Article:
St. Stephen, Anoka, promotes saints in Halloween Capital of the World

| Father Michael Van Sloun For The Catholic Spirit | October 26, 2010 | 0 Comments

All Saints Day votives

Halloween, Oct. 31, is one of Anoka’s claims to fame!  Many local folk believe Anoka is the original Halloween Capital of the World.

There is no place in America quite like Anoka! Where else can students get out of class to march down Main Street in costumes on a school day?

What city has not one but two other Halloween parades? Where else do people decorate their homes as elaborately for Halloween as the residents of Anoka?

Halloween is a fun. The kids dress up in costumes. Then it’s time to go out for trick or treats and collect bags full of candy.

Halloween is full of creepy things: ghosts and goblins, witches and vampires, spiders and bats, coffins and tombstones, haunted houses and scary movies. But these are recent developments, secular ways to celebrate what once was a very Christian feast.

Back to Christian roots

As the eyes of the state and the world look to Anoka, St. Stephen’s of Anoka is in a unique position to make a major statement, to remind people of the Christian roots of this festival and to call ourselves and others to a more wholesome spiritual celebration of this event.

Halloween is the night before All Saints Day. All Saints is such a major feast that the celebration begins with a vigil on the night before the actual day. The original name was All Hallows Eve and later shortened to Halloween. Hallow means “holy” or “sacred,” and “e’en” is a rough translation of eve or even, British equivalents to evening.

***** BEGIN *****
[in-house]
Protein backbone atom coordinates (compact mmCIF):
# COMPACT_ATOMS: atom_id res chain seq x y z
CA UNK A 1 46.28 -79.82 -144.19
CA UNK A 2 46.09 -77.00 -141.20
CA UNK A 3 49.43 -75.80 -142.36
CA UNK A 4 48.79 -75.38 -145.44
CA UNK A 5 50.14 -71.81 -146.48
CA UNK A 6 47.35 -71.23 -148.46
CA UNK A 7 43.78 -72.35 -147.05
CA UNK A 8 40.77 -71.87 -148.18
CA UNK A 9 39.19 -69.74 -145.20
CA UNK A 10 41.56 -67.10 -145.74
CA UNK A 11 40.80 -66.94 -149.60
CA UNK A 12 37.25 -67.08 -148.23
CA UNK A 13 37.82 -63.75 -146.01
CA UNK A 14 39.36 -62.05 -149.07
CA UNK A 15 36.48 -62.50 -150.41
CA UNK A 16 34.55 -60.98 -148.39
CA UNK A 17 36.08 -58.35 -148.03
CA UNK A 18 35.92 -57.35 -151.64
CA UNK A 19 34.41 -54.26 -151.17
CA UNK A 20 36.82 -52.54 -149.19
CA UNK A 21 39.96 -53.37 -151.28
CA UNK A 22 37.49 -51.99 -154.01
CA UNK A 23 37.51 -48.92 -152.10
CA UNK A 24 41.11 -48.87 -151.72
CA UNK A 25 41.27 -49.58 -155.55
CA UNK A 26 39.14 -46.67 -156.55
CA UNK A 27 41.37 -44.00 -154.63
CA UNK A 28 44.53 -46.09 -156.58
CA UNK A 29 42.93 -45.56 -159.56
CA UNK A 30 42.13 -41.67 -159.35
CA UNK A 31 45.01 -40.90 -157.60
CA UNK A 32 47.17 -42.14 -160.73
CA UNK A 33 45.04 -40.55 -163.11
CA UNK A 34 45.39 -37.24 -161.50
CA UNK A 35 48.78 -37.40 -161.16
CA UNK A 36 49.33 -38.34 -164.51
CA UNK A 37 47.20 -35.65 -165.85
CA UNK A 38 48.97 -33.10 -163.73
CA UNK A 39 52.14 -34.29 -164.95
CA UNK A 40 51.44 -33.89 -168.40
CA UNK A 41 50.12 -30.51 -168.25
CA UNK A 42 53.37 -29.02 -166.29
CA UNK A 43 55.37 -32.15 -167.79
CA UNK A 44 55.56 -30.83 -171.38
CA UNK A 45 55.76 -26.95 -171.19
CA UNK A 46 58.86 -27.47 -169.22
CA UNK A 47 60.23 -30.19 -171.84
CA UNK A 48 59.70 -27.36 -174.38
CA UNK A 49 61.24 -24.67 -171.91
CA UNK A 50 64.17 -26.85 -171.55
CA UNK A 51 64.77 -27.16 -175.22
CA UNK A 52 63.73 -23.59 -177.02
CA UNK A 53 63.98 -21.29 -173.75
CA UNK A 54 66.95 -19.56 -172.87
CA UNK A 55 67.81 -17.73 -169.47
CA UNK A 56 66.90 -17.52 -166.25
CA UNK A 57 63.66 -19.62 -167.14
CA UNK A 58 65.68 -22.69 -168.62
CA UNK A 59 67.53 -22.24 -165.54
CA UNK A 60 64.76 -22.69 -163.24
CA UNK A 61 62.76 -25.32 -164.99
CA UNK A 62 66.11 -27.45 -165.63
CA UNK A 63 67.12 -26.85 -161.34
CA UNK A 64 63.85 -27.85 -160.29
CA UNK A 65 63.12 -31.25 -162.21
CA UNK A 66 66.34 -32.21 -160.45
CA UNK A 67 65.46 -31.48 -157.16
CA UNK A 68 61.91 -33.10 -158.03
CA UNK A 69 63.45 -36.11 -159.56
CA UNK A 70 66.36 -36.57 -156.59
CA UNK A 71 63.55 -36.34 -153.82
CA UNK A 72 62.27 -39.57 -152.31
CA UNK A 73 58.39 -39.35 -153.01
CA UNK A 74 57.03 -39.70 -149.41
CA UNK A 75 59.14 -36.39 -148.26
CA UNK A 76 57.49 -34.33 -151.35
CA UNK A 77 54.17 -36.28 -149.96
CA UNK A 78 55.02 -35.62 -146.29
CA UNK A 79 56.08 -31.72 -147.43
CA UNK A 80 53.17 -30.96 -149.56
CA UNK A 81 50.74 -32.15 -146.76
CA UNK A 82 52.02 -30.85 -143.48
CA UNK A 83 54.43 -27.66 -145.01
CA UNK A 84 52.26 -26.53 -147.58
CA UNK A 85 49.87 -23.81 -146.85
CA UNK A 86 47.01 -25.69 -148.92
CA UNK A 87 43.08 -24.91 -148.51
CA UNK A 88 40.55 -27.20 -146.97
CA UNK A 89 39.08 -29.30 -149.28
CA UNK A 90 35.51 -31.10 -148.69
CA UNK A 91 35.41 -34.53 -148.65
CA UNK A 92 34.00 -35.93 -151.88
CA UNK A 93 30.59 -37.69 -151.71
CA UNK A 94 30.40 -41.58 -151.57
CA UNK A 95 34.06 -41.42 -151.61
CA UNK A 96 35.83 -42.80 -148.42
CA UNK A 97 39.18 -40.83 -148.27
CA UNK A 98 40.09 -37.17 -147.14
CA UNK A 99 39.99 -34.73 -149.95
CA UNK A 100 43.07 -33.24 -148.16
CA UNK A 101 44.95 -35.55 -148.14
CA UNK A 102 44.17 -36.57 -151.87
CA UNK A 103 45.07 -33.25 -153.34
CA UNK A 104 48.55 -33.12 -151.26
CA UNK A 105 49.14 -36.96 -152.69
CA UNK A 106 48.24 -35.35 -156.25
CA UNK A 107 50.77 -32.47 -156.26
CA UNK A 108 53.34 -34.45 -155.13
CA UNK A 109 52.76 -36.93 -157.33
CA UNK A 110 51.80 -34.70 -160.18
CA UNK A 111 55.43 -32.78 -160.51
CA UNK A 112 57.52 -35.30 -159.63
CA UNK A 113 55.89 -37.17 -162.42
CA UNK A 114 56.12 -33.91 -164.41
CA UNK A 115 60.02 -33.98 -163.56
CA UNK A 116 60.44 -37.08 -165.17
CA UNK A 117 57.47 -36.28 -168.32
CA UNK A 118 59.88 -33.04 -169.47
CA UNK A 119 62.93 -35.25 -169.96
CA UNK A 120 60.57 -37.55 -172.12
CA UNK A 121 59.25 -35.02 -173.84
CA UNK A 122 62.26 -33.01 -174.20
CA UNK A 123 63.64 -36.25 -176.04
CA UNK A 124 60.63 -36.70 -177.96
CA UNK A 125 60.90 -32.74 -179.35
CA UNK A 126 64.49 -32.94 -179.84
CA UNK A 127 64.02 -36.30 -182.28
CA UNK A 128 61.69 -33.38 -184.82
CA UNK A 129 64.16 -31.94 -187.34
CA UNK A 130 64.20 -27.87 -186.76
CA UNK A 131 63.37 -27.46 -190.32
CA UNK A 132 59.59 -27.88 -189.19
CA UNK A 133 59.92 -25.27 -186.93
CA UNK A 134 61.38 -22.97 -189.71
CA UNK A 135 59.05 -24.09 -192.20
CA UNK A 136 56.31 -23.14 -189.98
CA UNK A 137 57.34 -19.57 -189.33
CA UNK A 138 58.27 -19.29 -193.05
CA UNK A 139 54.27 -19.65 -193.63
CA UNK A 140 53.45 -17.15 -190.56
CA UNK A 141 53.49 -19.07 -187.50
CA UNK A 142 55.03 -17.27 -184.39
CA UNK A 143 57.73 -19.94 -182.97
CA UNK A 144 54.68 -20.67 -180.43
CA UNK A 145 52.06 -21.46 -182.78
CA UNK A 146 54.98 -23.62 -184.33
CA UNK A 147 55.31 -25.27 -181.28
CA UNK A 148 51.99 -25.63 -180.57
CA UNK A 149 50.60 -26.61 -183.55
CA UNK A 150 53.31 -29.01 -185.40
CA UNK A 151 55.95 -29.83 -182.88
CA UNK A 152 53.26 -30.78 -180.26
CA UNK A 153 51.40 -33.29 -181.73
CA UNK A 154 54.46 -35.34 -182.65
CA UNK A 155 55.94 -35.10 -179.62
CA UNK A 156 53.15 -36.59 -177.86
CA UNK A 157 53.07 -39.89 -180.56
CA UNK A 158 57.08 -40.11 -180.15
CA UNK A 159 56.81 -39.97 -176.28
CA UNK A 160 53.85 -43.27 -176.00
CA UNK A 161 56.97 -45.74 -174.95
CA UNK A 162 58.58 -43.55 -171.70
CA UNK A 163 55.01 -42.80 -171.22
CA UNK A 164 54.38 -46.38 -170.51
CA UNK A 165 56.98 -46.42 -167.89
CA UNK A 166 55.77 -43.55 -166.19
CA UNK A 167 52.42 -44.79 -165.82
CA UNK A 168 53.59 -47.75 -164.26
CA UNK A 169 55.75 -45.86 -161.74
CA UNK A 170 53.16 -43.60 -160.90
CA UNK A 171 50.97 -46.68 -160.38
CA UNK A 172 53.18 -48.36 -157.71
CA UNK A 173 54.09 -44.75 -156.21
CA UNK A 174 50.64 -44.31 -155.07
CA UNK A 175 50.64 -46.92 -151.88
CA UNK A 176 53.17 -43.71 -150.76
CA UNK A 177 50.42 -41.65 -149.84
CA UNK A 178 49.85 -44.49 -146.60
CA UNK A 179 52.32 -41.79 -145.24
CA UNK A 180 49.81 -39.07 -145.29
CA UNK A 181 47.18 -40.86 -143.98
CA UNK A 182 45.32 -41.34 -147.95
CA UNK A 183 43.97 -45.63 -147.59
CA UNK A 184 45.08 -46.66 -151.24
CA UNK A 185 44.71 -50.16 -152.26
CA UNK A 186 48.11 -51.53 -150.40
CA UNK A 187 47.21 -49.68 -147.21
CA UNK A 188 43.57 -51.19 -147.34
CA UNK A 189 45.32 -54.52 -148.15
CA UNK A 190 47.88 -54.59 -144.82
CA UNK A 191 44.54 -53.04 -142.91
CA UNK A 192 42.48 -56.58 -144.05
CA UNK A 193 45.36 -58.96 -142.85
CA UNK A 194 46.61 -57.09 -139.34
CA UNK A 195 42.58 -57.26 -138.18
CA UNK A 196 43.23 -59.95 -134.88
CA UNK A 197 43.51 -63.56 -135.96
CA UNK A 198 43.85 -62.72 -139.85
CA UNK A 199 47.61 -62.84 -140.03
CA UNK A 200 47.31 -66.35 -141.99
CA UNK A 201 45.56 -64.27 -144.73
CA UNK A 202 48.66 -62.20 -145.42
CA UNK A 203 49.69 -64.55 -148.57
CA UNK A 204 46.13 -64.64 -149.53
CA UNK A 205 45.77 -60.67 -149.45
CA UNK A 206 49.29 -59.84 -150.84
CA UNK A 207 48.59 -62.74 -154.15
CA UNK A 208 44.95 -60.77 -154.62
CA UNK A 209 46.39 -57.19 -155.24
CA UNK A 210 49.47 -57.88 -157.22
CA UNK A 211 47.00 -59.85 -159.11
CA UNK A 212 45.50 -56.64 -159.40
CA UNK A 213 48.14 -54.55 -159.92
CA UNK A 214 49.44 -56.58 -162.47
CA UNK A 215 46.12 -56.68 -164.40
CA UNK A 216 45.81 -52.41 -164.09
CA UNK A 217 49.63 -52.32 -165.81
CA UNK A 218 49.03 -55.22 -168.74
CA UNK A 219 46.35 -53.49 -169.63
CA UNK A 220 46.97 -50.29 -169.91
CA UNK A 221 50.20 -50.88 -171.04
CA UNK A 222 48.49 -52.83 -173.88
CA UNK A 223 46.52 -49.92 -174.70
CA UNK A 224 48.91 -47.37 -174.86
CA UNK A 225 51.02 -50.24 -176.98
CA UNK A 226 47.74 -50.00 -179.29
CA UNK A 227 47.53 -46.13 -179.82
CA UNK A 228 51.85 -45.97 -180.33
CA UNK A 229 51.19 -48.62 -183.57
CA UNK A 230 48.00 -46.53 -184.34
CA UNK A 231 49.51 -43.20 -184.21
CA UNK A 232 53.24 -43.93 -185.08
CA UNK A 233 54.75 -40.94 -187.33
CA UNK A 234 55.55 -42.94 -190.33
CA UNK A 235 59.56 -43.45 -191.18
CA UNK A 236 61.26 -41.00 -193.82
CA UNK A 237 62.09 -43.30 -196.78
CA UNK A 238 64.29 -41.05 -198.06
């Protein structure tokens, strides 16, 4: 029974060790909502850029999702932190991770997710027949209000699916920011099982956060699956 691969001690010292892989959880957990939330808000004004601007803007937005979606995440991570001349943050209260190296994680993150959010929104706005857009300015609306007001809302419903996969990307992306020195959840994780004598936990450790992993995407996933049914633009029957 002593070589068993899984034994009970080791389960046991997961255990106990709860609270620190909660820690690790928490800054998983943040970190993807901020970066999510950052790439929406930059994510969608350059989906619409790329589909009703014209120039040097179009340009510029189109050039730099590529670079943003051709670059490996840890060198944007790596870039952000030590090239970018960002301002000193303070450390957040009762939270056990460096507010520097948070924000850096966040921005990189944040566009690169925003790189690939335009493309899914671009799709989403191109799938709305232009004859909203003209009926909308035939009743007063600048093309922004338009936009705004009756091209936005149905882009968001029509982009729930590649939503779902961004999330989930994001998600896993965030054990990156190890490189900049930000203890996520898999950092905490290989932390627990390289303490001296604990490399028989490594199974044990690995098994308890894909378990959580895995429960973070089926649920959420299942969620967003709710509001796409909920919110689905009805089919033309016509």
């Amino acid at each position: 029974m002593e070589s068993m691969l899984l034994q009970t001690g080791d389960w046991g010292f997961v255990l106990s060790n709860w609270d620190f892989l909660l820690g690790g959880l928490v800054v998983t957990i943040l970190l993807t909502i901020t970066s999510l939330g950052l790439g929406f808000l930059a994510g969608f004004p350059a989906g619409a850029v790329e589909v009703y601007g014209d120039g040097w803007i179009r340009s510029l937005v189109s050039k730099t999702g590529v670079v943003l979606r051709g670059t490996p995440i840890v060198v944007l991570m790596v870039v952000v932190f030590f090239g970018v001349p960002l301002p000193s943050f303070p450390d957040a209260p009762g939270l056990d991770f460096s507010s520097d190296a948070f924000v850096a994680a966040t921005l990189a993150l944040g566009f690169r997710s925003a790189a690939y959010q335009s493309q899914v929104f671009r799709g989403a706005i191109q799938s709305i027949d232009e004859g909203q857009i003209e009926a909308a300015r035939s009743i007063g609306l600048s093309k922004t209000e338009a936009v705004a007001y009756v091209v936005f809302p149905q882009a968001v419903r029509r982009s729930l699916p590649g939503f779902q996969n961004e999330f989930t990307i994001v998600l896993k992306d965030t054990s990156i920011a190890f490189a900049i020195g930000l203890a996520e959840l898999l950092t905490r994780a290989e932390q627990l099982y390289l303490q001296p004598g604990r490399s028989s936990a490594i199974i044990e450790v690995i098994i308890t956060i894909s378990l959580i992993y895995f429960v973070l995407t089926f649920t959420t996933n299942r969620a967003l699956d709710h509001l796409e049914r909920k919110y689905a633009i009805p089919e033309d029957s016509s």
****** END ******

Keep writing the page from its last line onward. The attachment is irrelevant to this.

Therefore, Halloween means “holy evening,” a time of prayerful preparation for All Saints Day.

Costumes have long been a part of Halloween, but the Christian tradition has been to dress up like one of the saints, not in a funny or scary outfit like today. The whole idea was to honor the memory of the saint and inspire people to imitate the saint’s positive spiritual qualities.

Scare away evil with good

Masks have also played a big part of Halloween, but they were not worn to startle others or make people laugh. Instead, certain Celtic tribes wore masks to scare away evil spirits so they might remain pure and holy.

Trick or treats may have begun with the poor who went from door-to-door to beg for food with the promise to pray for the dead relatives and friends of anyone who shared with them.

I encourage you to have a safe and fun Halloween this year. Behave responsibly. But most of all, it is time to reclaim the Christian roots of the feast.

Reject everything Satanic or associated with the occult. Stay away from horror movies that glorify violence. Keep the focus on the saints. Have your children dress up like saints. Better yet, adults, wear a saint’s outfit to a costume party.

Honor a favorite saint. Imitate the saints. Pray for the dead. Share food with the hungry. Let Halloween be a reminder that we are called to be on the path to sainthood.

Father Michael Van Sloun is pastor of St. Stephen in Anoka.

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Category: Spotlight, The Lesson Plan